Thursday, September 11, 2014

Tragic misapprehensions

Rome Sweet Home by Scott and Kimberly Hahn

This is the story of Scott and Kimberly Hahn's conversion to Roman Catholicism. They came out of evangelical Protestantism, and both studied at Grove City College and Gordon–Conwell Theological Seminary.

It's an intriguing story, for a couple of reasons. Firstly, Scott became a Catholic a few years before Kimberly, and they relate the struggles they had in a "mixed marriage". Secondly, one can detect in this book a trajectory from intellectual conviction (believing that the Roman Catholic Church is the True Church) to emotional connection (feeling at home in the Catholic Church).

However, both of these reasons are built on flimsy foundations. Firstly, the Hahns completely misunderstand key Protestant doctrines such as Sola Scriptura. Now, Rome Sweet Home is more than twenty years old, and it is quite likely that the Hahns have refined their understanding as they have engaged in Catholic apologetics, but they think that Sola Scriptura means the Bible is the "Christian's only authority" (p. 53). As Keith Mathison demonstrates in The Shape of Sola Scriptura, that is most emphatically what it does not mean. Rather, it means the Bible is the only ultimate authority. It is a shame that both these people could study at an evangelical seminary and not know this.

Secondly, their emotional connection to the Catholic Church is also a flimsy foundation for conversion. Kimberly says regarding the rosary, "I really felt the Lord was giving his approval and ministering to me through it" (p. 160). It is, of course, impossible to argue with such feelings. But it is significant that the Hahns need to retreat into such mysticism in order to justify their conversion.

The Hahns make much of 1 Timothy 3:15, where it says that that the Church is the "pillar and foundation of the truth". They rightly point out that this might go against the evangelical instinct of regarding the Bible as the pillar and foundation of the truth. But quite apart from the fact that both could be true, there is still no reason to believe that Paul is talking here about the Church of Rome.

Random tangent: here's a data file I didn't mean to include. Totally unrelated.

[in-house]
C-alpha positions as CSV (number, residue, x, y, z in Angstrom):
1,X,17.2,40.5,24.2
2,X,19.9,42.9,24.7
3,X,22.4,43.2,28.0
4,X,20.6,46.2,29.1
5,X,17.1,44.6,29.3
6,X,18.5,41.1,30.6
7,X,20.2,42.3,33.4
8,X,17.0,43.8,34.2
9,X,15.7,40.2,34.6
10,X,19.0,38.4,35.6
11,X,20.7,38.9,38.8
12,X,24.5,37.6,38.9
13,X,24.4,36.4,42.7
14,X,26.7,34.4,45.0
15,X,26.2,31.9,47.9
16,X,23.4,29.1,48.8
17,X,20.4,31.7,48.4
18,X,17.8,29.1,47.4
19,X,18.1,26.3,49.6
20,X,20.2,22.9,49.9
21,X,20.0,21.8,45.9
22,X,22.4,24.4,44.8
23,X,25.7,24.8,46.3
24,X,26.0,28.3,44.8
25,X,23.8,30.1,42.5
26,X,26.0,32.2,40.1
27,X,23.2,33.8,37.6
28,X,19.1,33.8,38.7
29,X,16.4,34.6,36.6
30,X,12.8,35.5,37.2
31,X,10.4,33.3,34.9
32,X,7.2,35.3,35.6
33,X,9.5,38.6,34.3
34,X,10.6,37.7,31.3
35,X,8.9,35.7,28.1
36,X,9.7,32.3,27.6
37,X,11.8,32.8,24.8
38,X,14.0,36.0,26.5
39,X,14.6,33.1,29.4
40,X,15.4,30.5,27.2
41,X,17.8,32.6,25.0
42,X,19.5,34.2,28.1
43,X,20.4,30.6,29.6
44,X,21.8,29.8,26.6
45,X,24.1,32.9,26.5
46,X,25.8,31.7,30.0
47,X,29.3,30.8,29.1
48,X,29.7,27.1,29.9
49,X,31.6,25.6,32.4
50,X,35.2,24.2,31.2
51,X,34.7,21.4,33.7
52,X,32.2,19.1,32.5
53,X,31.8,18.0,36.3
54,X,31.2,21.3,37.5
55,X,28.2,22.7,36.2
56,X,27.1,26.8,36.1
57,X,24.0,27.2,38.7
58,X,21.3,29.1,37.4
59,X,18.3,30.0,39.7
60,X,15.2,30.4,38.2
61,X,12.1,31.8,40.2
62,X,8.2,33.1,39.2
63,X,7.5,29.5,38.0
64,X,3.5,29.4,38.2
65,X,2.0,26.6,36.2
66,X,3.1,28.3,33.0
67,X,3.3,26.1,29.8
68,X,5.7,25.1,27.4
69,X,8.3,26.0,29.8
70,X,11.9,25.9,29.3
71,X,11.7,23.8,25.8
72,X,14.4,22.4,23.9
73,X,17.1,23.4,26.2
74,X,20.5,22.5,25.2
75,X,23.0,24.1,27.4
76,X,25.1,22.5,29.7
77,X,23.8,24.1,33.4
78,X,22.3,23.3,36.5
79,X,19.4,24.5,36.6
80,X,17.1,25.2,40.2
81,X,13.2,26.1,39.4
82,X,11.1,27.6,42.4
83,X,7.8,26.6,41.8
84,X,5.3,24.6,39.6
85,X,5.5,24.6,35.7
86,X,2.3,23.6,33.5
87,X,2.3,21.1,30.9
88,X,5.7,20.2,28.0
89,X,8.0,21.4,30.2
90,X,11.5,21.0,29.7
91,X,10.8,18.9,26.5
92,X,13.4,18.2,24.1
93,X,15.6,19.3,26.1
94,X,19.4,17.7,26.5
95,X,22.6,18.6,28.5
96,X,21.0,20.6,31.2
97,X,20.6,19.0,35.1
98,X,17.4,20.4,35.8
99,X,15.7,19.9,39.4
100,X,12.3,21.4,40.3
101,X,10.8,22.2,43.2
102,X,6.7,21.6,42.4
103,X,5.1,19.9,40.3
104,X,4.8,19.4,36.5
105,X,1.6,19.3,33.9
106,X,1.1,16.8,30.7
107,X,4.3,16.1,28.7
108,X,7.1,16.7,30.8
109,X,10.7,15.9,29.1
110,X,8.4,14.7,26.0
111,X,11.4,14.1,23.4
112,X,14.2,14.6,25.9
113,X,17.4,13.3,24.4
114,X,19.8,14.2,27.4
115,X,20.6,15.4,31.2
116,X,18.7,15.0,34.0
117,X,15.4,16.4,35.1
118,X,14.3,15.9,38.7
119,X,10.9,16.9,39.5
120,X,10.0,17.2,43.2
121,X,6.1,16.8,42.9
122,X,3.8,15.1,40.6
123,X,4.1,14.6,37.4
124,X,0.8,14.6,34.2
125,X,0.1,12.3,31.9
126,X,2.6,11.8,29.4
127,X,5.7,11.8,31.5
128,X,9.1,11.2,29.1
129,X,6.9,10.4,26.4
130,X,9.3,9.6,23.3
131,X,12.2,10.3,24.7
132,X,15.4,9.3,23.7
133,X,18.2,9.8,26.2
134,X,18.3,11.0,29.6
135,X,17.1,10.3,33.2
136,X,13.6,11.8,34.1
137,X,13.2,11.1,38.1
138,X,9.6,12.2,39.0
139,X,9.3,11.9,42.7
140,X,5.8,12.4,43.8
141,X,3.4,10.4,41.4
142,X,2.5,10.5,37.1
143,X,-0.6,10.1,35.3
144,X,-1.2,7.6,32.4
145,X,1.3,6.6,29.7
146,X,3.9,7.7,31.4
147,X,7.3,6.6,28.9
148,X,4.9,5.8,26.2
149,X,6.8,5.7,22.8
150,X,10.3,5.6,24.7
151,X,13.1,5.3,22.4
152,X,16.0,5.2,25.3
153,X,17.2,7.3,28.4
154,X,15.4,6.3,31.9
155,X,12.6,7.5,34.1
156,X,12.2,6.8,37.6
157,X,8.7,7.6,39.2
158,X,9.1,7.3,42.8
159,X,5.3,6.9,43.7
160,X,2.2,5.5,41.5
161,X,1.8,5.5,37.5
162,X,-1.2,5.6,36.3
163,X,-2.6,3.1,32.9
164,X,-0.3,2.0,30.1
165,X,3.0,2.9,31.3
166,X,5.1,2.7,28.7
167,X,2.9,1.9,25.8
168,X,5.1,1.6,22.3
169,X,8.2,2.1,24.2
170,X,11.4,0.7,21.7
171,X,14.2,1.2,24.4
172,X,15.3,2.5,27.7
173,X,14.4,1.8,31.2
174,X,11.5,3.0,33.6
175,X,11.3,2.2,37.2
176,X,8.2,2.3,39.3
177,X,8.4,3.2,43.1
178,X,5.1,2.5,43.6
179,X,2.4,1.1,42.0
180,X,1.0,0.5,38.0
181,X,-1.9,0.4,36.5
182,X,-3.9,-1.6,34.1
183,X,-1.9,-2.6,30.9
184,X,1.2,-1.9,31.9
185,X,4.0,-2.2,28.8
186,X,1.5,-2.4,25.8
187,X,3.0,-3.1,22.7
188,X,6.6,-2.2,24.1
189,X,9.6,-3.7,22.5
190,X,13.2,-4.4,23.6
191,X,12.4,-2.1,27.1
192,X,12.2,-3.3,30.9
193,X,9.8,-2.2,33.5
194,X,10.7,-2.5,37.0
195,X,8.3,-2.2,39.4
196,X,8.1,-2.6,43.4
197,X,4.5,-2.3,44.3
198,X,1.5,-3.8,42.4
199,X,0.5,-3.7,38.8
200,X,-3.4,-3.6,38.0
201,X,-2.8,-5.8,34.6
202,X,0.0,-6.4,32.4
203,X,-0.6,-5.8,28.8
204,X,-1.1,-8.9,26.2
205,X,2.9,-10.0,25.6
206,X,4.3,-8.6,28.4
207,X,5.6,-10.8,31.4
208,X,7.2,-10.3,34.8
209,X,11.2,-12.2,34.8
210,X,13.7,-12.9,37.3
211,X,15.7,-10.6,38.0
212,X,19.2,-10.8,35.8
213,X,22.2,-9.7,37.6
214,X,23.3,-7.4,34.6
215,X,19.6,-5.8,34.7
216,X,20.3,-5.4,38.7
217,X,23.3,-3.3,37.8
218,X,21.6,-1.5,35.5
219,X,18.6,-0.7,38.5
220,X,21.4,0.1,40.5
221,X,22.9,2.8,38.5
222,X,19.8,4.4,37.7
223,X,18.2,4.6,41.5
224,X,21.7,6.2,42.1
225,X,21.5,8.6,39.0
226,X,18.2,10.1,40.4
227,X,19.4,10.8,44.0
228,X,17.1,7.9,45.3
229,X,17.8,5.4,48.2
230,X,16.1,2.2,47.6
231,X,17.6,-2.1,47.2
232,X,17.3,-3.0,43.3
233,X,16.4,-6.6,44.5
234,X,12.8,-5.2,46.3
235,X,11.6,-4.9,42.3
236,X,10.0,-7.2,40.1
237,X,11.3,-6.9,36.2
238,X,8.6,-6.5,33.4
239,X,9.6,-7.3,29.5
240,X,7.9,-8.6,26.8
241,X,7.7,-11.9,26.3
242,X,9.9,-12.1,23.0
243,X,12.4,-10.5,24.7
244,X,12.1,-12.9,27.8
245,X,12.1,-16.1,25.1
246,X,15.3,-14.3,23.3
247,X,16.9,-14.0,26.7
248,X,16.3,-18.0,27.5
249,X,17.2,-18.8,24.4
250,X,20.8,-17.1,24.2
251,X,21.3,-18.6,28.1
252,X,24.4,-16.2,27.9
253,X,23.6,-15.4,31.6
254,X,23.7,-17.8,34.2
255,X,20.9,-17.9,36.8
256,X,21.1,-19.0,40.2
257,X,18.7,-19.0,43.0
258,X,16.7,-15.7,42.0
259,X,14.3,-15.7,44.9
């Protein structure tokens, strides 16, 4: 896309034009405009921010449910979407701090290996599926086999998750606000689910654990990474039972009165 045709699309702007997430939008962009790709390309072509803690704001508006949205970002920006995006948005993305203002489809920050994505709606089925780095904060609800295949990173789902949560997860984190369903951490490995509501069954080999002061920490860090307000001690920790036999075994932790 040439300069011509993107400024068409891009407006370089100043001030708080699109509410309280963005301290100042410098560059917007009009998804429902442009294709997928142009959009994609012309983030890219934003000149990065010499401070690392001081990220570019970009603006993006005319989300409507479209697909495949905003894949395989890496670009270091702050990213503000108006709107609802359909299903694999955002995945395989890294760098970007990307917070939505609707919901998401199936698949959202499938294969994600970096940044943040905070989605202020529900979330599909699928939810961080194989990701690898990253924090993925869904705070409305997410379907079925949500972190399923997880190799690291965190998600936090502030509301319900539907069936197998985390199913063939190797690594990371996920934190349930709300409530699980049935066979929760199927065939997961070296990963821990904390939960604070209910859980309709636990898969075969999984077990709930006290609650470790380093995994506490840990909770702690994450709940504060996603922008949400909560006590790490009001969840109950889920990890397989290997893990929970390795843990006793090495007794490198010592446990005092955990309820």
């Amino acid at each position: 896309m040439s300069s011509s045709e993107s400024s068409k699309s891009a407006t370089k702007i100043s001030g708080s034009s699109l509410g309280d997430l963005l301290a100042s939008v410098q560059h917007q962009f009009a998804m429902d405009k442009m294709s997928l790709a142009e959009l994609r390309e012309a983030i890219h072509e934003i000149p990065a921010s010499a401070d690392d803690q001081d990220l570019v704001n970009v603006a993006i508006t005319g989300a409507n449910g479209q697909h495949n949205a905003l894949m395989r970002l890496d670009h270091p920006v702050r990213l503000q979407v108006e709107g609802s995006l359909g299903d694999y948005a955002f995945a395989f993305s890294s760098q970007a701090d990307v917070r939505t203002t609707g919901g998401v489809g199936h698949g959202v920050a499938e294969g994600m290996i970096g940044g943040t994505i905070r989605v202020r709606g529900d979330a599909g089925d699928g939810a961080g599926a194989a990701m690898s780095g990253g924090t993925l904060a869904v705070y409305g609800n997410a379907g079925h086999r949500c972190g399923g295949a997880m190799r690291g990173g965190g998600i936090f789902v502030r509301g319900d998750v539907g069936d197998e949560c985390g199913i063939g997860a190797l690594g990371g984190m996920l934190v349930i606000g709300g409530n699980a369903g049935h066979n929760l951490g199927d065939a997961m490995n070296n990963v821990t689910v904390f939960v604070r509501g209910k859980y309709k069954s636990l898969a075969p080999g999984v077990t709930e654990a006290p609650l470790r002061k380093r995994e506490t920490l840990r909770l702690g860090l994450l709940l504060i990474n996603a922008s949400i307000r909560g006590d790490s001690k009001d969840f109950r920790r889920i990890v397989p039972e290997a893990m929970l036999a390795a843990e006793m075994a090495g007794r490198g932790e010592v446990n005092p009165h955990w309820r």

This is therefore a rather sad book. The education that the Hahns received and the conversations they had with evangelical friends were not sufficient to keep them from converting to Rome. But they did so on the basis of some tragic misapprehensions concerning Protestant doctrine and spirituality.

Monday, September 08, 2014

An important theme, but mixed contributions

The Holy Spirit and Reformed Spirituality

The volume is a Festschrift of sorts. A Festschrift is a collection of essays written in honour of a particular academic, usually on a topic that is dear to that academic's heart. Well, The Holy Spirit and Reformed Spirituality honours Geoff Thomas, who is not an academic at all, but rather an ordinary pastor.

The theme of this book is an important one, for two reasons. Firstly, there seems to be a misconception that Reformed theology is weak on the Holy Spirit. Some would even suggest that while Reformed theology may be good on soteriology, when it comes to pneumatology we need to turn to Charismatic theology.

Now, it is true that there is no chapter in the original Westminster Confession of Faith specifically on the Holy Spirit, but many reformed theologians have written volumes on the doctrine of the Holy Spirit: George Smeaton, Abraham Kuyper, and James Buchanan in previous generations, and Sinclair Ferguson more recently.

The second reason why this topic is important is that there are some people who like reformed theology, but prefer other spiritualities. Catholic writers like Brendan Manning and Henri Nouwen are quite popular in some Reformed circles. But although Reformed spirituality is often neglected, it is inseparable from Reformed theology.

Unfortunately, the essays in this volume do not really match the importance of the theme. It is often the case that contributions to Festschriften vary in quality, but overall this book is somewhat disappointing. It was interesting to see no less than four chapters dealing with some aspect of John Owen's thought. Two of these (by Carl Trueman and Derek Thomas) were good, but the other two seemed to merely rehash what Owen had written. Similarly, there is another chapter that is merely rehashing Louis Berkhof.

Even more disappointing is Stephen Turner's contribution on the call to the ministry. Turner notes that Acts 13:2 describes the Holy Spirit calling men to ministry. He suggests that this was communicated through a prophet, and acknowledges that we no longer have prophets in that sense. But Turner still wants to hold to the idea that today the Holy Spirit calls men via an "inward" call. Yet that is simply not in the text – the passage is quite clearly describing an outward call.

On the other hand, Robert Oliver's piece on Edward Dering is very good. This book really is a mixed bag, and generally fails to live up to the promise of its title.